29 Things You Probably Didn’t Know About Chris in South Korea

In honor of my 29th birthday, which I celebrated on March 29th, I thought I’d mix things up and present some things I’ve never shared with my wonderful readers:

1. Although I’ve lived in Seoul in the past, I actually take an hour-long bus ride to come to Seoul these days.

2. I work with Steve the Qi Ranger.

3. I’ve been swing dancing since college, but I can’t salsa dance to save my life. Guess I’m screwed if I ever go to a Latin American club.

4. The building I work in is right next door to the building I live in – it actually takes more time going up and down the elevators than it does to walk between the buildings.

5. I really miss racquetball, but I’m terrible at tennis.

6. For shorter trips, I actually prefer the Mugunghwa (third-class) trains. The seats are more comfortable, go back further, and offer more room than the KTX.

On ATEK and 3WM – an enigma meets a mystery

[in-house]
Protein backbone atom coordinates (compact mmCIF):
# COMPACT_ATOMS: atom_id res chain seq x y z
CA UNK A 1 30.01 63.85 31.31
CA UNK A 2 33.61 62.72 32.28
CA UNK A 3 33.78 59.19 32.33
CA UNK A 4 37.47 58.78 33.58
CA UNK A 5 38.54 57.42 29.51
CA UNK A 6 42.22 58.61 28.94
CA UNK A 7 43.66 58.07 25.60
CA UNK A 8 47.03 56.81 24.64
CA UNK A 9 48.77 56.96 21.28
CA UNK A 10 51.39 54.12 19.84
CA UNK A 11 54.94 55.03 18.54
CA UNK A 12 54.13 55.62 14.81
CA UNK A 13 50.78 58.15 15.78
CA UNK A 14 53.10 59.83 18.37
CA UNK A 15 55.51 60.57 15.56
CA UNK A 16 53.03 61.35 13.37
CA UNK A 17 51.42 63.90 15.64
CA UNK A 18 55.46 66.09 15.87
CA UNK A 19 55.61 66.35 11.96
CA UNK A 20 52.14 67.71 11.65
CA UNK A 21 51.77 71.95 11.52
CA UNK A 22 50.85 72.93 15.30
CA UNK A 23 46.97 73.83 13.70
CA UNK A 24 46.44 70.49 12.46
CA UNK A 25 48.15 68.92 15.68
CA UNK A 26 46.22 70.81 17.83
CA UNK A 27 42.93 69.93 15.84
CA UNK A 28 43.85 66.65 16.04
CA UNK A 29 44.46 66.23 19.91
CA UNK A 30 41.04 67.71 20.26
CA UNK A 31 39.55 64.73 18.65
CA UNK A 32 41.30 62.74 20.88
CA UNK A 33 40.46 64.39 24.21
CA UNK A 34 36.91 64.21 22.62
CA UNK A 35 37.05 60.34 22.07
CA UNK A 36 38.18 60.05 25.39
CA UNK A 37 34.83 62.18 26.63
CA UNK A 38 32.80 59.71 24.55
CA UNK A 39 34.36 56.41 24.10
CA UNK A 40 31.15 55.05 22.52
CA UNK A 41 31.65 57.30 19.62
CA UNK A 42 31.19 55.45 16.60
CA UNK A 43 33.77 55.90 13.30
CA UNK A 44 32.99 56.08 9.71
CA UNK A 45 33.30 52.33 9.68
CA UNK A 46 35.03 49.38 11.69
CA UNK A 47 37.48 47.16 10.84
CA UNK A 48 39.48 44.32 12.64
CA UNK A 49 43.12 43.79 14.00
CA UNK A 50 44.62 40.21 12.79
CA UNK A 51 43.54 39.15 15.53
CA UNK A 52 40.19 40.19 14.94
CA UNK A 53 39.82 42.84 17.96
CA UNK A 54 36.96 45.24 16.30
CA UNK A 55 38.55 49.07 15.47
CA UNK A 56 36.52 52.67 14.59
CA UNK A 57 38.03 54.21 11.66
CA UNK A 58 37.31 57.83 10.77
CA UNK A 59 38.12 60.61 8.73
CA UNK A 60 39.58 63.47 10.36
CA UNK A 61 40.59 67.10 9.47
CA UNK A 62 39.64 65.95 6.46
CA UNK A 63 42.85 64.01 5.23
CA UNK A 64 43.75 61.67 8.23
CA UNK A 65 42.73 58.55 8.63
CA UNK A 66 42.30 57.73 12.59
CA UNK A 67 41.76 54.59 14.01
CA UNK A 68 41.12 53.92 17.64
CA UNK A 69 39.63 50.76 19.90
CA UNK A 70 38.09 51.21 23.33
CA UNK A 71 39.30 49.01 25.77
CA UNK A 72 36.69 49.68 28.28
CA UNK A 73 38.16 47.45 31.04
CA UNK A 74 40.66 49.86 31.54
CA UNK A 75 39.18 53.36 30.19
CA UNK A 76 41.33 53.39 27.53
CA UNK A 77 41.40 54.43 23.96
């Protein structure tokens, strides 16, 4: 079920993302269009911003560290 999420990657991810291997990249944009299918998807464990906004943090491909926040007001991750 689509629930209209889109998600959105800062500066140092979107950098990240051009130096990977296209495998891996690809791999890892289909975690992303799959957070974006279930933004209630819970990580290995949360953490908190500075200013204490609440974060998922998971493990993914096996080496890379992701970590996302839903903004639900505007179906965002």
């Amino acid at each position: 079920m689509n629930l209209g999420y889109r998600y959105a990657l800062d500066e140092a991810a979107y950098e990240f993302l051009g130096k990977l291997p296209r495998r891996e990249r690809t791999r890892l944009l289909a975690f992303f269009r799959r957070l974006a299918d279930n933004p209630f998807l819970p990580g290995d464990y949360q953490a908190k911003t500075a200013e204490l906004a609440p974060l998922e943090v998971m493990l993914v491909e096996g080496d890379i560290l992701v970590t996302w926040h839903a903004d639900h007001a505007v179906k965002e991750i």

I’m not sure when I accepted the role of an outspoken, if optimistic, critic of ATEK. Perhaps it was during this article where I offered then-new president Greg Dolezal a few suggestions. Perhaps it was this article talking about the rumblings around ATEK when another human-rights type organization was formed. Perhaps it was when I appeared on a Korea Bridge podcast featuring the new president of ATEK. In any case, it’s been sometime since ATEK has found itself in the spotlight – for better or worse, the spotlight has found them.

On Groupon, the social buying scene, and not being Korean

Next week will mark my three-year anniversary in Korea. With the exception of a visa run to Fukuoka, I haven’t left Korean soil since I landed at Incheon. That certainly doesn’t make me a Korean, and it certainly doesn’t guarantee a residential status. The former is seemingly impossible, and the latter is not particularly of interest.

Korean Mythbusters: makeup, women, and Dae-grrls

I was surrounded by beautiful women on the tightly crowded subway. The two to my left combined weighed less than I do, while the one to my right was perusing her smartphone. My fiancé had found a seat on the other end of the subway car, and I was left alone with beauty to my left and hotness to my right. Poor me.

It was at that point that I realized my stop was two stops ago. I had gotten so distracted by the beauty around me that I wasn’t even listening to the announcements. I found my fiancé and exited at the next stop, cursing and smiling as we walked the stairs to take a train the other way.